Click on the pics. to enlarge. Lakeshore Boulevard was closed in Marquette back a week and a half ago due to flooding from Lake Superior. The higher lake level and a strong north wind that produced large waves pushed the water onto the road. Check out the video here from www.uppermichiganssource.com. The graph on the right shows the water temperature of Lake Superior, as cold as it gets in mid-September. The weekly lake level summary for Sept. 19 from the Army Corps of Engineers shows that Lake Superior is up 1″ in the last month, up 9″ in the last year and is now 7″ above the long-term average. It’s now just 6″ below the highest level ever reached in September (back in 1985). Lake Michigan/Huron is also up 1″ in the last month. Michigan./Huron is up an astonishing 19″ in the last year (390 billion gallons per inch = an increase of 7.41 trillion gallons on Lake Michigan. The increase is 7.6 trillion gallons for Lake Huron). Lake Michigan is exactly at the long-term Sept. average. Lake Erie is up 7″ year-to-year and 6″ above the century average, while Lake Ontario is now 1″ above the long-term average. Lake Superior’s outflow down the St. Mary’s River into Lake Huron is expected to remain “well above average through September.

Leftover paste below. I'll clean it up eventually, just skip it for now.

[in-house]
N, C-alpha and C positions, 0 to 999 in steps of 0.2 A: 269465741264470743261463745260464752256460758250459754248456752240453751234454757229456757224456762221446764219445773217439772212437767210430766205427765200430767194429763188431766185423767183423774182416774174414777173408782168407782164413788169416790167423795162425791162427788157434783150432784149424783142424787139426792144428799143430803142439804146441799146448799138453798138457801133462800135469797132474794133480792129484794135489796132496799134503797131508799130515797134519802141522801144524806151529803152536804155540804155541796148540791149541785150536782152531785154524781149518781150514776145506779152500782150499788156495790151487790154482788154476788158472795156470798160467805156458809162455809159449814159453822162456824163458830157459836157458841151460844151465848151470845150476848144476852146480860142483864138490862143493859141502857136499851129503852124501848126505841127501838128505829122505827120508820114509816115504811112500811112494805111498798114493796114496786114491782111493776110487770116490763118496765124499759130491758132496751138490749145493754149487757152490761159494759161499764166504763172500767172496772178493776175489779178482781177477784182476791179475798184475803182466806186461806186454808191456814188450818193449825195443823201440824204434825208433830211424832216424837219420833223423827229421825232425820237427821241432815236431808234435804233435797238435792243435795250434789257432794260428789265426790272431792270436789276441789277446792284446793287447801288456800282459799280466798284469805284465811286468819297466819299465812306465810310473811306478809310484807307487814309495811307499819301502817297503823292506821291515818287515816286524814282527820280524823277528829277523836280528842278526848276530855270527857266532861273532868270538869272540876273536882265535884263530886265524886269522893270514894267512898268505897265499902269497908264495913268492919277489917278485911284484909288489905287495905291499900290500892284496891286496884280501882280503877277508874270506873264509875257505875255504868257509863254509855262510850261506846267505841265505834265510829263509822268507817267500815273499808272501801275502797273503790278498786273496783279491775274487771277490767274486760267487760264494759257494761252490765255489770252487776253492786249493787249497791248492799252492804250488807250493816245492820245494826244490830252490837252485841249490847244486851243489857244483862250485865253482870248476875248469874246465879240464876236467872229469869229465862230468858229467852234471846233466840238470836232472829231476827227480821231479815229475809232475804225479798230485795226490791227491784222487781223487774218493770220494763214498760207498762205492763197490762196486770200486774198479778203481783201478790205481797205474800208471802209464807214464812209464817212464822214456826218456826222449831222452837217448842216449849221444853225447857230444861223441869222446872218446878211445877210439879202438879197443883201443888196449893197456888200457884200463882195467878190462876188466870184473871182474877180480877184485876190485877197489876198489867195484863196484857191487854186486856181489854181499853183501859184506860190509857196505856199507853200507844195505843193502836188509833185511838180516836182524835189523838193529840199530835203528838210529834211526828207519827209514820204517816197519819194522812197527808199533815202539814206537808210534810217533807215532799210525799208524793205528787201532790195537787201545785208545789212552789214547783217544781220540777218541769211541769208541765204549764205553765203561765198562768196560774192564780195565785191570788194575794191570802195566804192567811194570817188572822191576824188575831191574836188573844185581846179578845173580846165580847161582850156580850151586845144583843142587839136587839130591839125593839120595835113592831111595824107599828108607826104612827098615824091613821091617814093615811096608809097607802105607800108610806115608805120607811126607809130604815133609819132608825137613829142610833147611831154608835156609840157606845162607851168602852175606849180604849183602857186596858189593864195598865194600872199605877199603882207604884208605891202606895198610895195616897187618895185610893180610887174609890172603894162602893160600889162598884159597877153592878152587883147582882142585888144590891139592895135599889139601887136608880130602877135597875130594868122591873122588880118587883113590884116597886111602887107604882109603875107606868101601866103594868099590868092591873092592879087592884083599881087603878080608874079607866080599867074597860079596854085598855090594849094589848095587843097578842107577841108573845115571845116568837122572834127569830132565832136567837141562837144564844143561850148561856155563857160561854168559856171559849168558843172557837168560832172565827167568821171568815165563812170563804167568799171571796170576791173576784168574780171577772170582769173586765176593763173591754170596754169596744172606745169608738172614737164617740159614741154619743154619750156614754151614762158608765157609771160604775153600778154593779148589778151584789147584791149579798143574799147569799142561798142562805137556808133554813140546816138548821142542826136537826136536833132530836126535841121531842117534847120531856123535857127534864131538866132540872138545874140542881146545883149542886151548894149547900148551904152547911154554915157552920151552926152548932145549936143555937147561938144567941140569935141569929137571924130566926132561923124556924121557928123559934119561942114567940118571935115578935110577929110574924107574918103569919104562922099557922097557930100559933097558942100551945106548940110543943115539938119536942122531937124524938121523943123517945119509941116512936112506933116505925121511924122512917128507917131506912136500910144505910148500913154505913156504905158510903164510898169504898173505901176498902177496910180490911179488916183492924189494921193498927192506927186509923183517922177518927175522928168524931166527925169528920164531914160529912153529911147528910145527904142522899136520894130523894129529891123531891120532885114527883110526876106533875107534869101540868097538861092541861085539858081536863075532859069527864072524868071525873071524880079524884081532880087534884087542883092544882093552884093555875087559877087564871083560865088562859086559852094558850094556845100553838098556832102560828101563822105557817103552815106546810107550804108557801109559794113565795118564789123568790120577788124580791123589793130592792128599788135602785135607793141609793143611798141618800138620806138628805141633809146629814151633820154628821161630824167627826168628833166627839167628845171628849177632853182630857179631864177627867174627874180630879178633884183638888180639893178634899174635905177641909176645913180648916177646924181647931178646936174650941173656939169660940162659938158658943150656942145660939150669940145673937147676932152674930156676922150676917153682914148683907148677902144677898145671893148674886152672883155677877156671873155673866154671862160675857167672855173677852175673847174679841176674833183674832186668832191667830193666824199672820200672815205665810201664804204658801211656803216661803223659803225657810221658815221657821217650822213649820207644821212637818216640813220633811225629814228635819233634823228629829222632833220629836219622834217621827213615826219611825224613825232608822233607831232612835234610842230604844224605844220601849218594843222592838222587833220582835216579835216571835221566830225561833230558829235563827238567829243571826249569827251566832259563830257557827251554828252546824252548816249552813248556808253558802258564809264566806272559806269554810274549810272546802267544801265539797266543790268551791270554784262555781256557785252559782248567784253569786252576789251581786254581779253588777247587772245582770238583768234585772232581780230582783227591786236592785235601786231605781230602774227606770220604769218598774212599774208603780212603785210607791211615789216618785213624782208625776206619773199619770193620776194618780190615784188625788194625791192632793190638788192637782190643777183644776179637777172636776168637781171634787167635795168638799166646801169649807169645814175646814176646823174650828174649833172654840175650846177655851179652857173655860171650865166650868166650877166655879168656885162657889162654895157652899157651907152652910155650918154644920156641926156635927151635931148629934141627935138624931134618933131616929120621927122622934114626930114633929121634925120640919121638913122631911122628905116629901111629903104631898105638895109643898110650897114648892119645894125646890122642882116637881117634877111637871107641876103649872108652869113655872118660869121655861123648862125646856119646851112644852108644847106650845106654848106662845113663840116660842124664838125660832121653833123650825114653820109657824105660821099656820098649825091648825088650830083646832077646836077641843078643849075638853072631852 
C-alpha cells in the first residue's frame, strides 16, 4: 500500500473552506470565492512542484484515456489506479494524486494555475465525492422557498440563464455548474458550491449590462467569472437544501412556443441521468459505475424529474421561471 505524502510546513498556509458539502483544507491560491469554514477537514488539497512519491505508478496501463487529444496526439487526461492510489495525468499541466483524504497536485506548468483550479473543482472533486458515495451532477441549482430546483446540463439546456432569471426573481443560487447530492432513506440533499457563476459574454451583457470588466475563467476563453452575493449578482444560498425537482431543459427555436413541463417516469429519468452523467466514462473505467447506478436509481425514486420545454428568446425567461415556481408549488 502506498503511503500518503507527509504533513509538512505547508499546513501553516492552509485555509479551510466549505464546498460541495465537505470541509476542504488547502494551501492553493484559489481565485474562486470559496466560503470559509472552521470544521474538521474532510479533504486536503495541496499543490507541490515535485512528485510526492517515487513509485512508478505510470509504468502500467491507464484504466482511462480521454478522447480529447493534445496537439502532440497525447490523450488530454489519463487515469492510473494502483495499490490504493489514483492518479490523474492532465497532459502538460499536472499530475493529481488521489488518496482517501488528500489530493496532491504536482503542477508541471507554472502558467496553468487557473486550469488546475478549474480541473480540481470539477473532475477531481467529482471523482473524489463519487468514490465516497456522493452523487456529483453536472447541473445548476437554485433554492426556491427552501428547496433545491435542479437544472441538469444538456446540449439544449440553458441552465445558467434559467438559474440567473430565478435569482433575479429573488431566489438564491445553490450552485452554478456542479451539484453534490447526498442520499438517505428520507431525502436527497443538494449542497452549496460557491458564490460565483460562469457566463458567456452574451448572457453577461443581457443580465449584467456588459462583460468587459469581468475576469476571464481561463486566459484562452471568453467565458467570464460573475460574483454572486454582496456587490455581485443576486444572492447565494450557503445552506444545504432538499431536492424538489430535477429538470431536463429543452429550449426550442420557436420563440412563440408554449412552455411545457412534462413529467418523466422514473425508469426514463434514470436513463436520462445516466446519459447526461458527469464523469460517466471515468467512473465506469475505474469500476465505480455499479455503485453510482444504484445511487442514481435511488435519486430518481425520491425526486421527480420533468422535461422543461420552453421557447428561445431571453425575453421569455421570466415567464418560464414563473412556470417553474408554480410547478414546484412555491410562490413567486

And…Mystery wreck identified in Lake Erie…nice Lake Michigan video here….nice loop of pictures from the Muskegon GLERL camera.
September 16th, 2014 at 9:42 pm by Bill Steffen under Bill's Blog, News, Weather
September 14th, 2014 at 5:04 pm by Bill Steffen under Bill's Blog, News, Weather